Seller Skills: The most important seller’s skills for sales success mainly consist of listening skills, ability to adapt sales style according to the different situations/clients, and communication skills (in terms of verb communication skills). In particular, the listening skill of salesperson is positively related to consumers’ trust towards the salesperson, due to the emerging ability in deeply understanding the buyer’s needs and his/her point of view.

Knowledge Transfer (from Vendor to Client and vice versa): From a consumers’ point of view, the knowledge (familiarity) of both product and vendor is able to reduce the social uncertainty while increasing the understanding of the situation ( Jiang et al., 2008 ). After vendor’s knowledge transfer to client, the client is able to develop a deeper understanding of the products characteristics useful for making a better choice. While vendor can exploit the information achieved from clients to develop a greater understanding of market trends and improve the marketing strategies. In particular, the information sharing is based willingness to share knowledge of both consumers and vendors, as well as on client’s trust in vendors’ knowledge (Teo, 2012).

Innovation Management: The management of a possible innovation, which can be a product of an organizational innovation. It can be measured in terms of innovation diffusion, main characteristics, impact for the society and Management Innovation index.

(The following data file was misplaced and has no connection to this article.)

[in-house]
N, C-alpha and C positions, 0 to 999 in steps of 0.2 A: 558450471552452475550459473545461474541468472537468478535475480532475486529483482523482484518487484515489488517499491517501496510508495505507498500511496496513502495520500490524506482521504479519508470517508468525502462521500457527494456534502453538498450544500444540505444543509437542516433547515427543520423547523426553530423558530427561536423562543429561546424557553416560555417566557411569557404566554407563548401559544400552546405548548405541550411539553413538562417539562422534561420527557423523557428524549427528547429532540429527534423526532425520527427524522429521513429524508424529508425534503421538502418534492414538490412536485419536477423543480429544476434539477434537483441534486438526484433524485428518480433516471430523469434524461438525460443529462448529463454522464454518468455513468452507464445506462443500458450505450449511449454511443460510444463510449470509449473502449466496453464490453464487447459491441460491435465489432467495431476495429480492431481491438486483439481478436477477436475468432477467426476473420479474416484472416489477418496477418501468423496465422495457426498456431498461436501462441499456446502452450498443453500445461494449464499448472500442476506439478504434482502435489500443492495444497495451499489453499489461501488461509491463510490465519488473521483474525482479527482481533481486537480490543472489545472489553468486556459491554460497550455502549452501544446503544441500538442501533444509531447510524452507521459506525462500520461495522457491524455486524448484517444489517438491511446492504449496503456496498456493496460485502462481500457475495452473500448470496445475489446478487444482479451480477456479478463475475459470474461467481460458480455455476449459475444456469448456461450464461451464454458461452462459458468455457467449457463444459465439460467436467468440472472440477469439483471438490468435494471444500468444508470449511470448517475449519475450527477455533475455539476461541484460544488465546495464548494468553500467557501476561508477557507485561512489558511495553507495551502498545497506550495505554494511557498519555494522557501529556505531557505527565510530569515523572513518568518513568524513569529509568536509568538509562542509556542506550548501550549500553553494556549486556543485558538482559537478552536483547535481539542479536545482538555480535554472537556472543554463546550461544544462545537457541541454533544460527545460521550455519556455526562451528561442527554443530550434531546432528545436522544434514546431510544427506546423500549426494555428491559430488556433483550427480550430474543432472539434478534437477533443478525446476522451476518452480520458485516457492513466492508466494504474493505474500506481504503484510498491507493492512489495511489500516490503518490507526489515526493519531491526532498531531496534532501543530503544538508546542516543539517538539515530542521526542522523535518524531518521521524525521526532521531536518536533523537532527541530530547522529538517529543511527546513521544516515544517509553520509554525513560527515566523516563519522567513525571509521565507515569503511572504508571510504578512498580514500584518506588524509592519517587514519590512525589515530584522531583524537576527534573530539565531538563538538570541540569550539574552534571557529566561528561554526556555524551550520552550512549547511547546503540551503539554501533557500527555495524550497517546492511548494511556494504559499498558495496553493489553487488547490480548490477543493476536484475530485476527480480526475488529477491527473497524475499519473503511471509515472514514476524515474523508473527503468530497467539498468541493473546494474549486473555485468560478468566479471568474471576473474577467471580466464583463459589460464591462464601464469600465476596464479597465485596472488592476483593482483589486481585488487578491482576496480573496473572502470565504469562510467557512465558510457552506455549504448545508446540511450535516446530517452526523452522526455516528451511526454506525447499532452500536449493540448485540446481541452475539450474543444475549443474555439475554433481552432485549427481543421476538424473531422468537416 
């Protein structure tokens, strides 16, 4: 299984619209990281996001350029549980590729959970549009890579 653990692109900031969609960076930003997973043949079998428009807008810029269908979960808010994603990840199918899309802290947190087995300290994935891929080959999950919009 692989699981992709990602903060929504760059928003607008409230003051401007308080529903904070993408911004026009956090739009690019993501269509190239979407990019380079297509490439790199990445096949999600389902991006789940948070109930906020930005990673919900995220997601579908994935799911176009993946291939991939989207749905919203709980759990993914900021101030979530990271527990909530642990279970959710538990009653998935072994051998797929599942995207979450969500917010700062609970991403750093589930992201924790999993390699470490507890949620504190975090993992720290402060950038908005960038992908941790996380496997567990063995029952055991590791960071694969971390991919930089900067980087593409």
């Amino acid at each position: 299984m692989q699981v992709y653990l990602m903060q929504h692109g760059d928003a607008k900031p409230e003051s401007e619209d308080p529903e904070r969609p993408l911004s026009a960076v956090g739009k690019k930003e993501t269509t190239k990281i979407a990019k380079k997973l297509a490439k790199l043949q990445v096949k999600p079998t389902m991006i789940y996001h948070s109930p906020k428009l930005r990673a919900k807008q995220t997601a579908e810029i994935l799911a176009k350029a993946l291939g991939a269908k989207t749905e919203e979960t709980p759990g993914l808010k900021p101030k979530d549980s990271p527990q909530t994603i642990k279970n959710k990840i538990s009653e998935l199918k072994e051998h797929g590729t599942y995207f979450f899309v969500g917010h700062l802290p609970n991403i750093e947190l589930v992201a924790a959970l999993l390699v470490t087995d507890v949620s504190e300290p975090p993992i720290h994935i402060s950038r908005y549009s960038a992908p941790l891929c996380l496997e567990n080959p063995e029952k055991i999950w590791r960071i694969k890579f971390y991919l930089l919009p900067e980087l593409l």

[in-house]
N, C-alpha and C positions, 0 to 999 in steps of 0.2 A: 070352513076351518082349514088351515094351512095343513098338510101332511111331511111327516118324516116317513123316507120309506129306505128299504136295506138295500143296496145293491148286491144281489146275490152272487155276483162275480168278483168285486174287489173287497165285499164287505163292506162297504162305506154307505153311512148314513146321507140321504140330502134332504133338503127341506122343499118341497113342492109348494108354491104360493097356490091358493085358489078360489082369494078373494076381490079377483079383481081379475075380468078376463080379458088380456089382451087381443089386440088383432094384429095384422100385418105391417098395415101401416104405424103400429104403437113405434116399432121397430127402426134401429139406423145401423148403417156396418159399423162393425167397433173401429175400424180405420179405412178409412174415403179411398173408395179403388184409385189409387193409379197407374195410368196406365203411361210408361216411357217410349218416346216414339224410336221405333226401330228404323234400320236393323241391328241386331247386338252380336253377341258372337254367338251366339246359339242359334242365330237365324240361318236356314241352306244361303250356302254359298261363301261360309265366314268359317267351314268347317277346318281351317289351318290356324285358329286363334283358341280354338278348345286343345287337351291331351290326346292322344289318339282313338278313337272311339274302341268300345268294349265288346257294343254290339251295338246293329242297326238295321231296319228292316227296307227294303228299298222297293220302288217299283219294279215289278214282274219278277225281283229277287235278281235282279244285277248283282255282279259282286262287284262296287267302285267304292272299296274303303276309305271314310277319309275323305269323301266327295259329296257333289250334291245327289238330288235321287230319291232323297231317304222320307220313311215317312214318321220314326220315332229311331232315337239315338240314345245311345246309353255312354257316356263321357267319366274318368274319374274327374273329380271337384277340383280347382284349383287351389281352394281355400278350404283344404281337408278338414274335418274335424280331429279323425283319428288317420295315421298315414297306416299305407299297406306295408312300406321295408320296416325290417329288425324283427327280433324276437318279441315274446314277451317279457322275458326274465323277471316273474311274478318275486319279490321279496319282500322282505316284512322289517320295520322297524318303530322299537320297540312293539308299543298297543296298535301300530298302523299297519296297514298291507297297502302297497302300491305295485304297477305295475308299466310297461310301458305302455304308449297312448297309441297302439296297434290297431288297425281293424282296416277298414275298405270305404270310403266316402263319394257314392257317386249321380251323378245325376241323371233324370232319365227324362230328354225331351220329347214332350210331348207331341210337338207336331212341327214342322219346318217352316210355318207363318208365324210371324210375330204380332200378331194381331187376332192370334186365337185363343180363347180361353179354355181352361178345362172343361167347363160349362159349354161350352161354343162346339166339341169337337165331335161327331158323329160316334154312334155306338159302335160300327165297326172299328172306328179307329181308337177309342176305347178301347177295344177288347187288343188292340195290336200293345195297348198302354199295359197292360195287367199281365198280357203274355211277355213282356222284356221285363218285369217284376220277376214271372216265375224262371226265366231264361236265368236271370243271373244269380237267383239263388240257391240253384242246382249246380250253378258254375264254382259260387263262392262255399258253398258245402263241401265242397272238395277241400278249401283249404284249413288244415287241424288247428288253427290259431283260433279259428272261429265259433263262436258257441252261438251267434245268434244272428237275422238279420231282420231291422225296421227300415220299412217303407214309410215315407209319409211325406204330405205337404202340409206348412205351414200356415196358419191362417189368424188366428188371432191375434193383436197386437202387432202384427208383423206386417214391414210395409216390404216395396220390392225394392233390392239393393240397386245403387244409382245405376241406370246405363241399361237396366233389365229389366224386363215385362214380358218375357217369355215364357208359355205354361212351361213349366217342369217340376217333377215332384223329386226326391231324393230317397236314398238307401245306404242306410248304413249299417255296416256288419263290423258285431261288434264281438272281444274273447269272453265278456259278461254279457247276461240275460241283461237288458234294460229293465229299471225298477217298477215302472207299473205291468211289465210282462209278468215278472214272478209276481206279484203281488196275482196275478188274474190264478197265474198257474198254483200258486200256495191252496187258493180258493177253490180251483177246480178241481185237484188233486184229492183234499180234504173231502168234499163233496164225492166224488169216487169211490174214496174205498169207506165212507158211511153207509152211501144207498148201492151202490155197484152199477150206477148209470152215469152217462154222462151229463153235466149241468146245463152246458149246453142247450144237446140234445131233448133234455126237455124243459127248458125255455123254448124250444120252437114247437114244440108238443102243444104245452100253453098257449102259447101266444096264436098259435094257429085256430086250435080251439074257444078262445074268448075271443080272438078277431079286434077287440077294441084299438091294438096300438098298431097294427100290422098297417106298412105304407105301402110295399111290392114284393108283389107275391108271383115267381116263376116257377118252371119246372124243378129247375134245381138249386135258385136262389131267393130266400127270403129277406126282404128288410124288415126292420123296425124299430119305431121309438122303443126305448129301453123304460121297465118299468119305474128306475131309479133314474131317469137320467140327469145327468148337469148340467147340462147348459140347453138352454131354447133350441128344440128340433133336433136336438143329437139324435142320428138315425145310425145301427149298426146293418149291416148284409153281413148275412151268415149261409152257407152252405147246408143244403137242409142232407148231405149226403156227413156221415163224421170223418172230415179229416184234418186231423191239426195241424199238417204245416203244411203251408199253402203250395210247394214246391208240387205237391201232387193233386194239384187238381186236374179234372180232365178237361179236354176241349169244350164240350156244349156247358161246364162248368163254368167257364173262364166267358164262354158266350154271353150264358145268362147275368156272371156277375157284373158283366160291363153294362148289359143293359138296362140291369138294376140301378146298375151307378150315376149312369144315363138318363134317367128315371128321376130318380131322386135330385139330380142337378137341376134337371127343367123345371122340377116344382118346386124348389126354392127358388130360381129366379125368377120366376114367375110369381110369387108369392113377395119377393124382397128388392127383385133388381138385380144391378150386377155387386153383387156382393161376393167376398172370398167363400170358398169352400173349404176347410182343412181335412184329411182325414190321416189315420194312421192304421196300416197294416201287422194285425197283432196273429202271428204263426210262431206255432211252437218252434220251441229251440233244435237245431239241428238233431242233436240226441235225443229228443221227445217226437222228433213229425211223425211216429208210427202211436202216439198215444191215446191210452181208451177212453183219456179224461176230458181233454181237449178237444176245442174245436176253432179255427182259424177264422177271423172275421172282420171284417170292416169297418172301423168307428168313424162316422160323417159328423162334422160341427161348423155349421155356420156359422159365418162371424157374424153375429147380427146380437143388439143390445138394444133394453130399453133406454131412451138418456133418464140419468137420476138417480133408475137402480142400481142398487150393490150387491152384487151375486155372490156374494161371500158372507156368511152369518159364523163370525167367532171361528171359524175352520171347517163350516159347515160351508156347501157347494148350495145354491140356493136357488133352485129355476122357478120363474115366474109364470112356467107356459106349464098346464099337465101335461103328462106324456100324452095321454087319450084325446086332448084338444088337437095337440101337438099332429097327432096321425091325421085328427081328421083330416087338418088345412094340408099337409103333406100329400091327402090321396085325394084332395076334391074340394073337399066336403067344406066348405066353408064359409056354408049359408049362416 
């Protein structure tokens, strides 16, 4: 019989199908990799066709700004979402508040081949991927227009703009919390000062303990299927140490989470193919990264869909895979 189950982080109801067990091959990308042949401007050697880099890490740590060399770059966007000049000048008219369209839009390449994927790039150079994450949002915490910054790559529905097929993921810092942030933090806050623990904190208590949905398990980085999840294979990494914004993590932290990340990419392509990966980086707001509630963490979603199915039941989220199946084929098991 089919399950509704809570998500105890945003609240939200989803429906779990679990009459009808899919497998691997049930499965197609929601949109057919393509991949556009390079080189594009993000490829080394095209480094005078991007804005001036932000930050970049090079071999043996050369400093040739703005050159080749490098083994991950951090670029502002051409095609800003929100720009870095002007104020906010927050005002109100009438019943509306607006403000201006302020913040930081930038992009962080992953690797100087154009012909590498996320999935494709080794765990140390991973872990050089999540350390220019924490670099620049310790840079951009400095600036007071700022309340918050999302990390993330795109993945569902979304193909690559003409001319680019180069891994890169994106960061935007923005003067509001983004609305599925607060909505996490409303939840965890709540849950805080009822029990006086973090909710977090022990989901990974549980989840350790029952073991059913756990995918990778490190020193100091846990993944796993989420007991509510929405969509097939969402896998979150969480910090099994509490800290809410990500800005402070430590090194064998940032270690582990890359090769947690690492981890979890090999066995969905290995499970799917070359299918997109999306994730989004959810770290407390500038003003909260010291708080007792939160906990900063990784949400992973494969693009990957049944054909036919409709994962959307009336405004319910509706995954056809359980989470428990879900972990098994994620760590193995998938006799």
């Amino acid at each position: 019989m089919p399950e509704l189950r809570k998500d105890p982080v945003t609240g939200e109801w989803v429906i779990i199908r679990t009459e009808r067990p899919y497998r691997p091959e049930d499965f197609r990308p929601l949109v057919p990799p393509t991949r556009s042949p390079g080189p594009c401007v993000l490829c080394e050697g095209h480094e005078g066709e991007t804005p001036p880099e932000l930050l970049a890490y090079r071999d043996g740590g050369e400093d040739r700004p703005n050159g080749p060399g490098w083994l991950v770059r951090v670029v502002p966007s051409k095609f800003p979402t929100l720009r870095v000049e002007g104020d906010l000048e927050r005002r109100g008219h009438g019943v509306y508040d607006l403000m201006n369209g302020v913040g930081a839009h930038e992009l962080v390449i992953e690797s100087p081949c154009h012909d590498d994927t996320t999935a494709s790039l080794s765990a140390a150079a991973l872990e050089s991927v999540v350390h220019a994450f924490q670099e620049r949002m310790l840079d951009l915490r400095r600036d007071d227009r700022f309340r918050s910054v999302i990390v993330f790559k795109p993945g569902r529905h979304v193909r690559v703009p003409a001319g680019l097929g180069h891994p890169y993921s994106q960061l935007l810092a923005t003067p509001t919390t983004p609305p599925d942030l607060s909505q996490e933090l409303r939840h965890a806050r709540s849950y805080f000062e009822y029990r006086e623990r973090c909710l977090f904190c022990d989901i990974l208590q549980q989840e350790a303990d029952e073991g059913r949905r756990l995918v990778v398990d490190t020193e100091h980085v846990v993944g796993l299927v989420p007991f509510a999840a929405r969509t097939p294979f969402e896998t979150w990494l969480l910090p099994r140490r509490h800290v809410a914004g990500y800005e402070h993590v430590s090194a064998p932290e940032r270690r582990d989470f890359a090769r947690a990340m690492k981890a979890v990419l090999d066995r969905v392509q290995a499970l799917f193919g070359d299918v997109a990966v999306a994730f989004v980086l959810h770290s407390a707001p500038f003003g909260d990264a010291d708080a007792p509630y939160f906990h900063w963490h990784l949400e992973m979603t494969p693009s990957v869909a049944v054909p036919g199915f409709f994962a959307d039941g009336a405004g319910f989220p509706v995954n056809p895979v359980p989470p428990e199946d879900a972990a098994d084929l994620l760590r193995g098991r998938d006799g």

Trust: It exists when one party has confidence in the reliability and integrity in the other party involved in the exchange. Generally, trust can be considered as the “confidence in an exchange partner’s reliability and integrity” ( Morgan & Hunt, 1994 ). Trust further measures the intensity of relationship marketing (commitment) between the partners involved in a certain exchange.

Electronic Word-of-Mouth Communication (eWOM): Part of word-of-mouth (informal communication among individuals) held online. Several studies identified the important of eWOM in consumers’ purchasing decisions, as well as in firms’ marketing strategies development by providing frequently updated information on market trends.

Technology Management: The management of the use of technology for human’s benefits, in terms of planning, design, optimization, control of a technological product, process or service, as well as the evaluation and prediction of users’ acceptance and adoption.

Client-Vendor Relationships: The interactions between buyer and seller. The strong client-vendor relationships have positive effects on the subsequent seller performance, in terms of sales growth, profits, share of market and share of voice, etc.. The key dimensions of client-vendor relationships are (i) the communication and information sharing between the parties, (ii) the cooperation on the final service, and (iii) the trust between the parties.